# IntMath Newsletter: quadratic, resources, pentatonic and MathJax

By Murray Bourne, 23 Feb 2011

23 Feb 2011

In this Newsletter:

1. Math tip - Quadratic formula by completing the square - easier method

2. Resource - Curriki (a curriculum wiki)

3. More funny GraphJam graphs

4. Friday math movie: pentatonic scale

5. MathJax - render math on the Web on all browsers

6. Final thought – things that count

## Thank you!

IntMath's *Daily Math Tweet* was recognized this week in a list of Twenty Top Tweeters for Math (by Creative Education - no longer available).

Here are some of the recent Daily Math Tweets that people have found interesting:

- Using math to translate documents online (Google, Babelfish) (This is an interesting application of statistics to language, in a Washington Post article)
- Average person spends 15 minutes a day on YouTube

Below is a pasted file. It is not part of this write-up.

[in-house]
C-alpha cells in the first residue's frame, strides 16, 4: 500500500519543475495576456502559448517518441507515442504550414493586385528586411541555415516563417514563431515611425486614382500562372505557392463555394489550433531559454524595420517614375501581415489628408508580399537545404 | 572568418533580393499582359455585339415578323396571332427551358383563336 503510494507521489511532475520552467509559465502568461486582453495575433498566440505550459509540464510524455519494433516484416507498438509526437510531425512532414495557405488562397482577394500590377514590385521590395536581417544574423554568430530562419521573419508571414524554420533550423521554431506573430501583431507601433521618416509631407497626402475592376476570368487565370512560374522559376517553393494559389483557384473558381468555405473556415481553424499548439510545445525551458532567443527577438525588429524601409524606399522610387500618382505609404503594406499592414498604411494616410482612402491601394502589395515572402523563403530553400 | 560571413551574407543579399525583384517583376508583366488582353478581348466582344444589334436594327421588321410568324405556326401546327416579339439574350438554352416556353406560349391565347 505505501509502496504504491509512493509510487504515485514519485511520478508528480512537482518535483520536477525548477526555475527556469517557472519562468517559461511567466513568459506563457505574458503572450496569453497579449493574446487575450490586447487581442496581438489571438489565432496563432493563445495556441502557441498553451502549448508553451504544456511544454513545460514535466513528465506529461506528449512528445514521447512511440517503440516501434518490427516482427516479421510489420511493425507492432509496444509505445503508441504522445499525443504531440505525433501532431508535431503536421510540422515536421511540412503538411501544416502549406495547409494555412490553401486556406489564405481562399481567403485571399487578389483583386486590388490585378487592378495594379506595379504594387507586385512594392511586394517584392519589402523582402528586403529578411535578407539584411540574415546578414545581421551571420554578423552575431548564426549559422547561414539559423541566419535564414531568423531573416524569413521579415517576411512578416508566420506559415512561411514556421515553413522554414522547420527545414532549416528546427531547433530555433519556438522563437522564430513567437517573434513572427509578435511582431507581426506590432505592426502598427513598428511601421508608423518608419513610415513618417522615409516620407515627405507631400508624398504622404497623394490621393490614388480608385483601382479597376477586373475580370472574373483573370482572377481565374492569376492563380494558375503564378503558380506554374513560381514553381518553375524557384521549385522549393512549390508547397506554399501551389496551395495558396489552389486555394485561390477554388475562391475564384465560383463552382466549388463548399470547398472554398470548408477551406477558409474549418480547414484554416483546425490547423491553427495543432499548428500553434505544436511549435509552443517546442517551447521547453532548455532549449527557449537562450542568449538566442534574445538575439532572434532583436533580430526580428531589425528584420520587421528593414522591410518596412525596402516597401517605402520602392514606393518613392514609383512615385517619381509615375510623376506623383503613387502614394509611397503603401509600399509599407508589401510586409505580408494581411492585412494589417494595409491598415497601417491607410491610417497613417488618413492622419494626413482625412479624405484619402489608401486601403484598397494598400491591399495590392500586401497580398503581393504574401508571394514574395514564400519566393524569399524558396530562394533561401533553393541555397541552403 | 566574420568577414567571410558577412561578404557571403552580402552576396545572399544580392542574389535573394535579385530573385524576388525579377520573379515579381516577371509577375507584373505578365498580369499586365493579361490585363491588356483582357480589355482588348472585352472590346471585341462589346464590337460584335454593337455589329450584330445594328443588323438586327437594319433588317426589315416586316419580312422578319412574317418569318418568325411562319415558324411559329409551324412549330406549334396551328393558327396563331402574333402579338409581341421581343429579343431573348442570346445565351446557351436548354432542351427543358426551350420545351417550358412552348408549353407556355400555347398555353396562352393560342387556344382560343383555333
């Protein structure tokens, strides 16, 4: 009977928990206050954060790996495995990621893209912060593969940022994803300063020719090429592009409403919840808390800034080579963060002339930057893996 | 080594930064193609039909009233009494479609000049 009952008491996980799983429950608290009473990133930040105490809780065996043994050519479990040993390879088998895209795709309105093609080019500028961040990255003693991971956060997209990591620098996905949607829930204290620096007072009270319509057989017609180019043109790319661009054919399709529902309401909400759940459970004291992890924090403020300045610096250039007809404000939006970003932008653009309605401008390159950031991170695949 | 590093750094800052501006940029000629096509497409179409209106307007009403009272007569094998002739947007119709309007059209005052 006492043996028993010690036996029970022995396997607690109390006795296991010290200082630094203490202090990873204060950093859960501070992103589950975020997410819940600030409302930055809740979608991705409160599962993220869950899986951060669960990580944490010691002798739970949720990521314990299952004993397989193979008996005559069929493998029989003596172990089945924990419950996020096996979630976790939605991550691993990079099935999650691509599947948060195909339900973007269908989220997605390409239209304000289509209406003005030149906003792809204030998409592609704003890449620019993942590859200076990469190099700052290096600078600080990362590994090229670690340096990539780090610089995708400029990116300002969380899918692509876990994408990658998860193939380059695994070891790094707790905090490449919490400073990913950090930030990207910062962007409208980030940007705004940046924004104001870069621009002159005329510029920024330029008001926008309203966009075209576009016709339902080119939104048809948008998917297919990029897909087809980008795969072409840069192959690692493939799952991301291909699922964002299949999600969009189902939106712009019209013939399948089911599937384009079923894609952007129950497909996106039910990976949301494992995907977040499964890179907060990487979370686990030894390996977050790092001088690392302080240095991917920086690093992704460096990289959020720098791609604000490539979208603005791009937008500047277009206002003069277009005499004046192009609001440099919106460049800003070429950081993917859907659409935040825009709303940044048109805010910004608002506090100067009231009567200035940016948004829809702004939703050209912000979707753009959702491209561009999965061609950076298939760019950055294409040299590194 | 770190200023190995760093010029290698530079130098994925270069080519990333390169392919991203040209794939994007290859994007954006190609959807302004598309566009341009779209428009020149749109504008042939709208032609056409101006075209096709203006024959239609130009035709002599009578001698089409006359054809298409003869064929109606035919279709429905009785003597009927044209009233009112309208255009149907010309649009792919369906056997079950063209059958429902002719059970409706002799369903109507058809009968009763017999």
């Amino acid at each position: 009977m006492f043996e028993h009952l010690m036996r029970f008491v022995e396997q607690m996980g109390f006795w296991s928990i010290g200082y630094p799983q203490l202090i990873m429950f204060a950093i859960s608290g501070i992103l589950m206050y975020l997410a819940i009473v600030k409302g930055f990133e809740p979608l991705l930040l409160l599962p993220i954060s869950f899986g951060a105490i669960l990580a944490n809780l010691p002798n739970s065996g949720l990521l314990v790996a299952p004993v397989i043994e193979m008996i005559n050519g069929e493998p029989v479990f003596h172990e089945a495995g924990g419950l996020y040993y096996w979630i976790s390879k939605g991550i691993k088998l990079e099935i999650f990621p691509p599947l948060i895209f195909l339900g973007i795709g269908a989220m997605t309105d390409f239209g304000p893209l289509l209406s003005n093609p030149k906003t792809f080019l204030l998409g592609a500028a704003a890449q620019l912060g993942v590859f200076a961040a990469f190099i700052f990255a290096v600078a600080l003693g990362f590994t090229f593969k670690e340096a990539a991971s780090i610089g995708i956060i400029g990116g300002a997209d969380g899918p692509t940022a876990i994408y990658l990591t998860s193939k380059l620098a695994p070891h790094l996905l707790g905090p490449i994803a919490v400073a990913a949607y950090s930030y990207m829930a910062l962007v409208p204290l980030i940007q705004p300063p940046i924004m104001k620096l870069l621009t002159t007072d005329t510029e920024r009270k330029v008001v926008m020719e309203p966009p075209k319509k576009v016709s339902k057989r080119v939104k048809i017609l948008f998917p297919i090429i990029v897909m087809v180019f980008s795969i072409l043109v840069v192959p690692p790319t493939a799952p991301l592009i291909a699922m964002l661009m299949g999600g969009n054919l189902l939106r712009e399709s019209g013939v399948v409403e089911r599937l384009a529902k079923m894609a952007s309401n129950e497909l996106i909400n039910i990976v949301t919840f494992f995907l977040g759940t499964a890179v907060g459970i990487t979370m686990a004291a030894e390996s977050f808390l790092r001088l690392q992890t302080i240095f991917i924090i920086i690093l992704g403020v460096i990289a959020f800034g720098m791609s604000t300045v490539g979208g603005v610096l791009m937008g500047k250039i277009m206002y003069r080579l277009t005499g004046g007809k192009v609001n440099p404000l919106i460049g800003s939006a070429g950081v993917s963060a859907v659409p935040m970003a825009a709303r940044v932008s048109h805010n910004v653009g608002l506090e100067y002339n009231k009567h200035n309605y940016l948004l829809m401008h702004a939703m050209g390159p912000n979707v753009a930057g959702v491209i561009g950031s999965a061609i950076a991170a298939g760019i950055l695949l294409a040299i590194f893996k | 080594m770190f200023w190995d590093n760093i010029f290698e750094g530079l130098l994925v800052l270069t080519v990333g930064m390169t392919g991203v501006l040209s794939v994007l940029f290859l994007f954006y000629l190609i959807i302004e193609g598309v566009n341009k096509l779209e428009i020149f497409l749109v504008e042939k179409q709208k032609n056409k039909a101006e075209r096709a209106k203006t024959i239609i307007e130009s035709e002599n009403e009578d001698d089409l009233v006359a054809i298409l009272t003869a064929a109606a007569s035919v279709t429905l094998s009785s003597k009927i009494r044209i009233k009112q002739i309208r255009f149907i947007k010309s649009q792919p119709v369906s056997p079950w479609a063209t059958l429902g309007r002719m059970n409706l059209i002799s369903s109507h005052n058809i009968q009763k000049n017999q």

- Convenient summary of conics: line, circle, parabola, ellipse, hyperbola

Follow IntMath on Twitter and please retweet anything you like there!

On with the Newsletter.

## 1. Math tip - Quadratic formula by completing the square - easier method

**Suitable for: **Everyone.

Here's an easier way to derive the Quadratic Formula using completing the square. |

## 2. Resource - Curriki (a curriculum wiki)

**Suitable for:** Students and teachers

Curriki is a place where students, parents and teachers can share learning resources.
You can easily search the site for math resources. Why not add some yourself? |

This is an important trend in education - sharing resources via wikis and social media.

## 3. More funny GraphJam graphs

**Suitable for: **Everyone.

Here are some more funny graphs courtesy of GraphJam. This is Part 2, following the ones I shared in a previous IntMath Newsletter. |

## 4. Friday math movie: pentatonic scale

**Suitable for: **Everyone.

The pentatonic scale is popular across all cultures. Some math is involved here! |

## 5. MathJax - render math on the Web on all browsers

**Suitable for: **Mostly for teachers who want to communicate with their math students in forums, blogs or in emails.

## 6. Final thought – things that count

Einstein shares a good life lesson:

Many of the things you can count don't count. Many of the things you can't count, really count. [Albert Einstein]

Until next time, enjoy whatever you learn.

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